The discovery of PFAS in your drinking water can be frightening but staying proactive in pursuing solutions will help safeguard you and your family. With filters, bottled water, testing and advocacy, you can take back control of your water quality and health. Staying informed and vigilant, one day we will have clean, contaminant-free water once again.
Finding a PFAS Lawyer to File a Class Action Lawsuit
Once you’ve tested your water and confirmed the presence of PFAS, the next step is to find an experienced PFAS lawyer to discuss your legal options, including filing a class action lawsuit. Here are some tips to find the right lawyer for you:
Look for lawyers with experience handling PFAS and class action cases. PFAS litigation is complex, so choose a lawyer with a proven track record of success in similar cases. Ask about their experience with class actions and if they've worked on any PFAS cases before.
Check online reviews from past clients. See what other people affected by PFAS contamination have said about the lawyer and their experience. Look for lawyers with mostly positive reviews discussing their expertise, communication, and ability to get good results.
Schedule consultations with a few candidates. Many lawyers offer free initial consultations. Ask them about their experience, strategy for your case, estimated timelines, and potential outcomes. Get a feel for their style of communication to find someone you feel comfortable working with during what may be a lengthy legal process.
Discuss fees and billing policies upfront. Most class action lawyers work on contingency, meaning they don’t get paid unless you win or settle your case. Make sure you understand all fees, costs, and billing policies before signing a retainer agreement. Ask if they bill by the hour or take a percentage of any settlement.
Once you find a lawyer you want to work with, they can review the details of your case, test results, and options for seeking compensation from the parties responsible for the contamination. While filing a lawsuit can be a difficult process, an experienced PFAS lawyer will help guide you through the steps to get justice and closure. With their expertise, you'll have the best chance of holding polluters accountable and making sure your community's water is safe for generations to come.
Contact Fletcher Law For Help With Your PFAS Case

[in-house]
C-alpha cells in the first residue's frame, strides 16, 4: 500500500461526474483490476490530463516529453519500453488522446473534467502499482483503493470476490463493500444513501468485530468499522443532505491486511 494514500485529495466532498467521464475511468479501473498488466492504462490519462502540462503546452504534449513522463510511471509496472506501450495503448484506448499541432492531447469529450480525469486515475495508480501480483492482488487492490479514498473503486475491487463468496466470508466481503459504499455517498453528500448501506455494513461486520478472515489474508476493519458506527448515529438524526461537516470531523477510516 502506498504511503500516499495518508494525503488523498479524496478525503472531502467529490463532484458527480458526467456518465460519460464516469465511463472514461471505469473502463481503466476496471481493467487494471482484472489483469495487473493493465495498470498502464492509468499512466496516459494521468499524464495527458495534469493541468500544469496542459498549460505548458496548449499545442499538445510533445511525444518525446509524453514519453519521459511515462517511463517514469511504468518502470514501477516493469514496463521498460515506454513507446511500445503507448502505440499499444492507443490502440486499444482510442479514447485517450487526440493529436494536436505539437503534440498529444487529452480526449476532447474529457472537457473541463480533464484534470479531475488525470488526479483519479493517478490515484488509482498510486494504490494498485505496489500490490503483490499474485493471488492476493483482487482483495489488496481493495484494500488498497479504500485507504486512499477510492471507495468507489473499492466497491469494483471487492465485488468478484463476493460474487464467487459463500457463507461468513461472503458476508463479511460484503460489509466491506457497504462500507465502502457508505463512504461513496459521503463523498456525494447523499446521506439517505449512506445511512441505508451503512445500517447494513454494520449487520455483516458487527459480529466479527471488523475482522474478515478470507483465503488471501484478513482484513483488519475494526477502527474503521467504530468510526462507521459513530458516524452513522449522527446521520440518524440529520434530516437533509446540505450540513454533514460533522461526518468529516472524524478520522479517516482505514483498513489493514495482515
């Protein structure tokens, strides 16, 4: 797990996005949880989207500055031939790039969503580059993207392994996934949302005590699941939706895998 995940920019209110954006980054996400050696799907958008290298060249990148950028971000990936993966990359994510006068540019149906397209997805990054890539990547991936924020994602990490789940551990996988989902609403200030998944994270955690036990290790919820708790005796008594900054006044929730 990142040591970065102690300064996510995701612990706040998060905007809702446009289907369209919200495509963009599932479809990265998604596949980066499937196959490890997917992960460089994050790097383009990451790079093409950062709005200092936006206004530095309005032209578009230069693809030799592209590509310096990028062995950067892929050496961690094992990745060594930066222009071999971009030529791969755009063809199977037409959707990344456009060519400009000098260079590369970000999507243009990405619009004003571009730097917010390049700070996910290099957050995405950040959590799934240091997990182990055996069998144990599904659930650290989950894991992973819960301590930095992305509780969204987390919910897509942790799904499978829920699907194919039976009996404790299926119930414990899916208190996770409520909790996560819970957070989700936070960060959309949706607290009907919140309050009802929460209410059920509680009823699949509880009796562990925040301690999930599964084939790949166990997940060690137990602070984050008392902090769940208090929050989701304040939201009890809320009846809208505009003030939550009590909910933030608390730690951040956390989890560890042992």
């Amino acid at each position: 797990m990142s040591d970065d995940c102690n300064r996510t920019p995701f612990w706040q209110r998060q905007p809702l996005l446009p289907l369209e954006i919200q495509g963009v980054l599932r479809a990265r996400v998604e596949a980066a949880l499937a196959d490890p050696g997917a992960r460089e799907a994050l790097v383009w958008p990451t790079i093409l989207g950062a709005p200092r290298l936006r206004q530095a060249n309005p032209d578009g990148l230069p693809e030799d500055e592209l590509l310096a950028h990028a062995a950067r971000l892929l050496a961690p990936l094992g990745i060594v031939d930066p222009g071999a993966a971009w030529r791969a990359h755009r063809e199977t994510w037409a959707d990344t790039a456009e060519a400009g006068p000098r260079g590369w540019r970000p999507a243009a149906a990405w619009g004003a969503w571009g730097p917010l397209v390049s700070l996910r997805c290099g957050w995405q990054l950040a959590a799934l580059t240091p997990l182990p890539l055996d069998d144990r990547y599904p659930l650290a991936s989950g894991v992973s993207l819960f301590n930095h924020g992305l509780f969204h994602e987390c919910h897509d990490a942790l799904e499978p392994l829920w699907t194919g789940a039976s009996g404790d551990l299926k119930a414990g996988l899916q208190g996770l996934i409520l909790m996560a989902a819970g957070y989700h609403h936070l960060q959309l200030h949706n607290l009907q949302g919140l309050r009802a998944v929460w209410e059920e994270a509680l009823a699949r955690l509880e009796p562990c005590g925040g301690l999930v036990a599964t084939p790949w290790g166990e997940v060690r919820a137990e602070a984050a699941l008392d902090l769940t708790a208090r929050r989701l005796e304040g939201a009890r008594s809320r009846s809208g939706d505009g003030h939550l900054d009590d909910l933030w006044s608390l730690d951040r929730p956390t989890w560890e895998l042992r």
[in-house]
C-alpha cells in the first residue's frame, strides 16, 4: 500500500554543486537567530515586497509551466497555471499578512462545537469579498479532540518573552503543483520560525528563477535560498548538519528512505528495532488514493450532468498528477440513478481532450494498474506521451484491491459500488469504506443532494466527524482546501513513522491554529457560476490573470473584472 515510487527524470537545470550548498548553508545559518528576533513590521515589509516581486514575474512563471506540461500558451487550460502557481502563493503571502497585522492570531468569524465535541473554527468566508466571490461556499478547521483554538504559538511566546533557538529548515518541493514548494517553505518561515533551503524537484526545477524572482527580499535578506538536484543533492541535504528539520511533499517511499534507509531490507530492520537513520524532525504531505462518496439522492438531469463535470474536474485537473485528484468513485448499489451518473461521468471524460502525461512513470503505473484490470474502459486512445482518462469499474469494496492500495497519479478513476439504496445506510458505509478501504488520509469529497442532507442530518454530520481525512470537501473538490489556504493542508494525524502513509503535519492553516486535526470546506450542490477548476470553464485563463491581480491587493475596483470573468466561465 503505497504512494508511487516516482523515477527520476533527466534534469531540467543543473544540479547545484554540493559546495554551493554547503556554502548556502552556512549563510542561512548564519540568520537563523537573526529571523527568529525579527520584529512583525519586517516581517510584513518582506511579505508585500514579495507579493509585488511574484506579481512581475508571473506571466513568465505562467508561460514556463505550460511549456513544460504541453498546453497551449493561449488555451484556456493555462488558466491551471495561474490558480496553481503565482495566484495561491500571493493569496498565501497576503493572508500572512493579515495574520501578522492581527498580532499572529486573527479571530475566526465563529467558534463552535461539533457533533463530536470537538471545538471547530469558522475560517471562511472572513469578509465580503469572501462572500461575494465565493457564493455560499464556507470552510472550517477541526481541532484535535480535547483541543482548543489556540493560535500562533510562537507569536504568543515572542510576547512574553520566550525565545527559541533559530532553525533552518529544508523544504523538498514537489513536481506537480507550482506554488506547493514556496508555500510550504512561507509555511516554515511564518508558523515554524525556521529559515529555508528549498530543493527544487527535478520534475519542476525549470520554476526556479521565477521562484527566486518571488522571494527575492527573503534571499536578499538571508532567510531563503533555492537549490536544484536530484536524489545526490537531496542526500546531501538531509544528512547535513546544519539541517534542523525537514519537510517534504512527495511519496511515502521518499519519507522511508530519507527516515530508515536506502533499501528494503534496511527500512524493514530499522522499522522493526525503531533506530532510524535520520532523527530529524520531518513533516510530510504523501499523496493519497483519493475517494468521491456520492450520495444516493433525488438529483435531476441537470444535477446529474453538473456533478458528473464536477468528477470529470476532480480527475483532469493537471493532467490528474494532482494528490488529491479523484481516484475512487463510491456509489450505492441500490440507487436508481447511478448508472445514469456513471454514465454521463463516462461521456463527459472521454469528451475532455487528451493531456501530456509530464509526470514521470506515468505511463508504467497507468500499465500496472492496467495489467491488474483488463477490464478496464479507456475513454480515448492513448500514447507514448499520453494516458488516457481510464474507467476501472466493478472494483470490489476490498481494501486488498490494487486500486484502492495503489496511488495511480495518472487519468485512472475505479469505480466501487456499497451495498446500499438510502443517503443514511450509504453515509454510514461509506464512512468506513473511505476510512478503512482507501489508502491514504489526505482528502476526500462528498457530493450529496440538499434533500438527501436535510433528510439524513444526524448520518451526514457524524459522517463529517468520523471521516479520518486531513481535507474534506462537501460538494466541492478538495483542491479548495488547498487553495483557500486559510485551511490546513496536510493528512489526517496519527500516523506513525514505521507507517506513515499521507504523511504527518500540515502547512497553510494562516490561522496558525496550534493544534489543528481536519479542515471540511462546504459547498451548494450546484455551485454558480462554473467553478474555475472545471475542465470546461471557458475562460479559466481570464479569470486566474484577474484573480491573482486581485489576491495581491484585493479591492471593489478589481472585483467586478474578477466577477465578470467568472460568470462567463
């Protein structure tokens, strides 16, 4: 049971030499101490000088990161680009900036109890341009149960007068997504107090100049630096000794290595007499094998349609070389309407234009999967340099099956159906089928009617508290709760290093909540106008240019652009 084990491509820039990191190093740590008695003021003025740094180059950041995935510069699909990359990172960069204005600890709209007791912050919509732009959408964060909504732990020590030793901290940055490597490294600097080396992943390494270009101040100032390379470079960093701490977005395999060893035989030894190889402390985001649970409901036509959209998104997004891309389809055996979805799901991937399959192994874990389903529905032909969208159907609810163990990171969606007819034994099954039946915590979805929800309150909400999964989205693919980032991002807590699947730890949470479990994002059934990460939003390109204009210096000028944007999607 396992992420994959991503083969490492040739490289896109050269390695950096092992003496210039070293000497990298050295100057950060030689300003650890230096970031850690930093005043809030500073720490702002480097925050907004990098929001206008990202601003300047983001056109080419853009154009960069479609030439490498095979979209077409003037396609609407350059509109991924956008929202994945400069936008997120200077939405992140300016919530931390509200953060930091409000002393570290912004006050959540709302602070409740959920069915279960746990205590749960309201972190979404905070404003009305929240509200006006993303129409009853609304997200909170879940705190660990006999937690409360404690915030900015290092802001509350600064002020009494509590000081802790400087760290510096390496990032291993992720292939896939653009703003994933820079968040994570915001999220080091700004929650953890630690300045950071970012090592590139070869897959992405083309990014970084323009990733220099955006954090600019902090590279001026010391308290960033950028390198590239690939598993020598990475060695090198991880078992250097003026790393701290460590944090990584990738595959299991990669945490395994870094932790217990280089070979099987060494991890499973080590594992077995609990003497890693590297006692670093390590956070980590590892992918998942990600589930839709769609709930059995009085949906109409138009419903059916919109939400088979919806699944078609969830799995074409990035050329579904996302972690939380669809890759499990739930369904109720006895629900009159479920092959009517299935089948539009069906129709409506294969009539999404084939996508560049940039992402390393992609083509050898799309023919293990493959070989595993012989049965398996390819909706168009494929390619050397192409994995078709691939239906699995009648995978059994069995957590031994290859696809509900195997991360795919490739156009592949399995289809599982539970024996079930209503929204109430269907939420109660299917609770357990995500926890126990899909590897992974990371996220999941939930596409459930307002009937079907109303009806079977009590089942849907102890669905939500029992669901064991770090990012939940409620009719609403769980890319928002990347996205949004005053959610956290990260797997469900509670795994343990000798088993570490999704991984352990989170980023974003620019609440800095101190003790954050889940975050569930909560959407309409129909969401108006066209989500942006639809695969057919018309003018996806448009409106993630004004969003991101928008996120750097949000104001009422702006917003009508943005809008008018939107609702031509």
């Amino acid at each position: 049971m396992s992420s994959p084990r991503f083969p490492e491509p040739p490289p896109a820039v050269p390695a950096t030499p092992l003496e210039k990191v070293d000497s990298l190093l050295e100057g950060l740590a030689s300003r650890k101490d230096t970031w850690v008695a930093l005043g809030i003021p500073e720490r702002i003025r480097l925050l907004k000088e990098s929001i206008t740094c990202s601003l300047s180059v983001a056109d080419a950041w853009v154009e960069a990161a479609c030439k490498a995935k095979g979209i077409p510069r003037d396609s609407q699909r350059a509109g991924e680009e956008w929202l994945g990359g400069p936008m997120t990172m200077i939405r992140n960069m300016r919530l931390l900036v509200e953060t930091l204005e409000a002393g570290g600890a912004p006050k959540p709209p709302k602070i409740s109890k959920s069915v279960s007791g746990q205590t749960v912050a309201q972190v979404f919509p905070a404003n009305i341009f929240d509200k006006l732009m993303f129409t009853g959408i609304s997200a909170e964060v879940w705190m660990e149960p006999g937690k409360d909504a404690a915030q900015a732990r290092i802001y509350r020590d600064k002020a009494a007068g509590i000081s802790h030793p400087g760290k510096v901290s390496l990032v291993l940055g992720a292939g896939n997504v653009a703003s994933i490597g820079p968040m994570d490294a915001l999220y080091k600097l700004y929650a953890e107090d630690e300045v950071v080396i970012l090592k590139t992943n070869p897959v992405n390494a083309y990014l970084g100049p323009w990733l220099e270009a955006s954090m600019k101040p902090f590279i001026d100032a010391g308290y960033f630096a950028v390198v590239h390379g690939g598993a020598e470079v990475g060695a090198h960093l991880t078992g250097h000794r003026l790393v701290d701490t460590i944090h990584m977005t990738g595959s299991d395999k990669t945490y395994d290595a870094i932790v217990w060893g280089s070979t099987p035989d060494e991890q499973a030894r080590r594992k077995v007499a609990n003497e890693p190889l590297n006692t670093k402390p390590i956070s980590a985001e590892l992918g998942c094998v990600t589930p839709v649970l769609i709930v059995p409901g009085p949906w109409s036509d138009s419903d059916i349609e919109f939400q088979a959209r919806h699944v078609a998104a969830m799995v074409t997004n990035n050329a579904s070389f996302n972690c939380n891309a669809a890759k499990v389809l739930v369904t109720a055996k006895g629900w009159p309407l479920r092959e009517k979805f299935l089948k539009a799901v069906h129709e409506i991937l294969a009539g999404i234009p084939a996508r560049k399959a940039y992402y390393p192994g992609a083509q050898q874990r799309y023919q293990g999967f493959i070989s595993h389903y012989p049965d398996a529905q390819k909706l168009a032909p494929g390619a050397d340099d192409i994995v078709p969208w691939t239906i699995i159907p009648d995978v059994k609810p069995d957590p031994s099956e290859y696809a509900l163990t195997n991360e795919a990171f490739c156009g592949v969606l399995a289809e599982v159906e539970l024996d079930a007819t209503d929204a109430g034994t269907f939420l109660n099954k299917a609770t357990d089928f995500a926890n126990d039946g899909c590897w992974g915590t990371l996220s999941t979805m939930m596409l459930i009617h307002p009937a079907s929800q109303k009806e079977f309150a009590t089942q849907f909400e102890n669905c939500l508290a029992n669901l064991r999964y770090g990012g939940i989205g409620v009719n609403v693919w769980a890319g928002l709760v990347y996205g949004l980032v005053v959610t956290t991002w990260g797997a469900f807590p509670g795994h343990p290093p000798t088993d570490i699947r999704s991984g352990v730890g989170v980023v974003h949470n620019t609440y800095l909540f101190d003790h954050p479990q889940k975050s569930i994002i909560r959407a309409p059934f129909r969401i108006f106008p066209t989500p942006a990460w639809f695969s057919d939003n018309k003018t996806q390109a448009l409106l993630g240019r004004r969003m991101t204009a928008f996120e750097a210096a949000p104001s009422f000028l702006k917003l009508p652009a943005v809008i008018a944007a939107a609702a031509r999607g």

If you think your well water or municipal water supply has been contaminated with PFAS chemicals, the best way to know for sure is to get it tested. Here are the steps to test your water for PFAS:
Contact an environmental testing lab in your area that offers PFAS water testing. They will send you water sampling kits that you use to collect water samples from your tap. Follow the instructions carefully to properly collect and ship your samples to the lab for analysis.
Review the lab's methodology to ensure they are using EPA-approved methods for detecting PFAS like PFOA and PFOS. The most common methods are LC-MS/MS or HPLC-MS/MS. These methods can detect PFAS chemicals down to part per trillion levels.
Determine which PFAS chemicals you want to test for. At a minimum, you'll want to test for PFOA and PFOS, but you can also test for other emerging PFAS like PFNA, PFHxS and PFBS. The more PFAS you test for, the more comprehensive the results will be.
Understand the results and take action. If PFAS are detected in your water above EPA health advisory levels, you'll want to stop drinking the water immediately. You may need to use bottled water or install a water filtration system certified to remove PFAS.
In some cases, residents have pursued legal claims against parties responsible for PFAS pollution to recover costs related to water testing and treatment. If your water has been impacted, contact Fletcher Law for a free case review to understand your legal options for holding polluters accountable.